MGM’s infamous teaser poster for Stanley Kubrick’s Lolita, with lollipop and heart-shaped sunglasses, 1962.
In an essay dedicated to the literary pictorialism of Nabokov, you write that “his art has too often been treated as a kind of rococo wedding cake, decked with delicate sugar flowers and sexy little girls — fantastically ornamental, indeed, yet hardly artistic, in the noblest sense.” Nowhere is this more true than in Lolita, the only text of his to have captured the attention of the reading public, who seem ambivalent to label Nabokov as a literary “dirty old man” in the vein of Bataille, Lawrence, or Miller. What kind of influence do you think the specter of Lolita has had in depictions of femininity and girlhood in the literary arts?
The fact that Lolita has become a common noun — a linguistic process that goes by the name of antonomasia — indicates how widespread the influence of Nabokov’s nymphet has been. Shaped into a figment of our “collective representations” — to borrow a phrase by sociologist Durkheim — her image has most often been reduced to a certain type of female figure, “a precociously seductive girl” (Webster’s Dictionary). Accordingly, apart from Amy Homes’s controversial The End of Alice (1997), the various pastiches, parodies and winking allusions that have been spawned by Lolita draw less on the theme of child abuse than on the erotic appeal of a 14+ young girl who would qualify as “that horror of horrors” by Humbert’s book. No trace of tragedy remains in Steve Martin’s blithe story, “Lolita at Fifty” (1998) or Lee Siegel’s romance, Love in a Dead Language (1999). Since she is much less of a victim, the young girl gains in agency and the reality of her far from “innocent” teenage mind is foregrounded — particularly when the narrative is written from the girl’s point of view, as in Pia Pera’s Diario di Lo (1995), or Emily Prager’s Roger Fishbite (1999). In Frédéric Beigbeders’s Au secours pardon (2007), the largely quoted blog of 14-year old Lena reveals how sexually experienced she already is.
Do you think Nabokov has generally avoided the kind of public censure typically experienced by those writers/artists interested in childhood sexuality?
One tends to forget that public institutions and media in the 1950s did not welcome Lolita, although it soon turned into a bestseller and has since been canonized as a literary masterpiece. The reason for this critical endorsement is due to the fact that Lolita does little to satisfy the voyeuristic impulse and erotic gratification to which pornographic books generally cater. In order to appreciate the novel, readers need to wade through an extremely sophisticated text bristling with intertextual references, metaphors, puns, and metatextual patterns. The presence of an unreliable narrator — i.e. Humbert the pedophile — who admits he is a monster further thwarts any unmitigated form of identification with what little erotic fulfillment is actually described, essentially within the first half of the novel.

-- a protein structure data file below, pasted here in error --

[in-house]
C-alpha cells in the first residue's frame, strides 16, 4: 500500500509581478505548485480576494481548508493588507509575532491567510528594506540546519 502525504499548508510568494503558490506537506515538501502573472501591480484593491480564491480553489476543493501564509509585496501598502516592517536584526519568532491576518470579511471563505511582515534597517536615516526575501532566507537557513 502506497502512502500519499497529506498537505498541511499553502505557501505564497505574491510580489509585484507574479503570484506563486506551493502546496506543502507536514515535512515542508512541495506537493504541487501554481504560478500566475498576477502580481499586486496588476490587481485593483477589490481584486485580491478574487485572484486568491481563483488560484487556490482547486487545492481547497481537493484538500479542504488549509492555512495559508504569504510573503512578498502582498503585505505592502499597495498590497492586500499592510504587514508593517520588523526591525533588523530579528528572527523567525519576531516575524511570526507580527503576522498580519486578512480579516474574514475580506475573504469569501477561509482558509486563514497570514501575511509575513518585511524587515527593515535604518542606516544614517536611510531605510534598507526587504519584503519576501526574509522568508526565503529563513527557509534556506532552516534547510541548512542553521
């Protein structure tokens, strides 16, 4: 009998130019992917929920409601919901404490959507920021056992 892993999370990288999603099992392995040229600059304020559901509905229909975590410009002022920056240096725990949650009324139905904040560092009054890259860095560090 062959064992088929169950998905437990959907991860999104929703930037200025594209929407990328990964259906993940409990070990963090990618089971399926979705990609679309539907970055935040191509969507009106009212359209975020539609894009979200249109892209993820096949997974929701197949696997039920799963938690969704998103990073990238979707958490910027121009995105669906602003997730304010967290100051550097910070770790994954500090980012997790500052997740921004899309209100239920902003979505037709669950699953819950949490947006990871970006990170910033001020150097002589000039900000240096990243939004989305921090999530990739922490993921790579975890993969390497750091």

Reverse shot of Sue Lyon’s iconic pose on the Lolita film set. Included in the image: set photographer Joe Pearce and director Stanley Kubrick, c. 1961.
In Graham Vickers’s critical biography, Chasing Lolita, the author traces a wonderful cinematic history of the character of the precocious girl-child in American film, both prior to and after Kubrick’s adaptation of Lolita, from Shirley Temple to Brooke Shields. He points to the Tennessee Williams film Baby Doll as the primary example of film and rock ’n’ roll’s synergetic sexualization of the girl-child in the 1950s. In many ways Baby Doll’s Southern Gothic melodrama is the obverse of Lolita and yet was a much more radical onscreen exploration of sexuality. Can you speak a bit about how the culture and aesthetic of the 1950s, both in Europe and America, gave rise to this iconic shift in the sexualization of the young girl from what had come before?
Two important and interdependent trends might help us explain this “shift:” on the one hand, the prevailing Cold War ideology; on the other, the birth of a new youth culture after the Second World War.
America’s Cold War ideology was characterized by an anxiety-ridden rhetoric, which divided society, much like world politics, into simple binaries. Thus, in much the same way that communists threatened to penetrate the government, it was felt that sexually deviant individuals threatened to infiltrate American homes. As Estelle Freedman has shown, “each of the two major sex crime panics — roughly from 1937 to 1940 and from 1949 to 1955 — originated when, after a series of brutal and apparently sexually motivated child murders, major urban newspapers expanded and, in some cases, sensationalized their coverage of child molestation and rape.” According to Frederick Whiting, “the pedophile was considered the apogee and epitome of all sex criminals.” A striking illustration of this was featured in American Magazine (July 1947) by the picture of an enormous male hand looming over the heads of three girls, apparently between eight and 10 years of age, with an article by J. Edgar Hoover, the title of which could not be more explicit: “How Safe Is Your Daughter?” Of course, this kind of anxiety was not wholly new, but what grew in the 1950s was the presence in mass media of the teenager figure — and the teenage girl in particular — after the apparition of very young Hollywood stars like Shirley Temple in the 1930s and 1940s. Hence a double phenomenon arises: an urgency to protect the adorable child, but also a sexualized glamorization of youthful femininity, as seen by the increasing use of young girls as agents or objects of commercial baiting.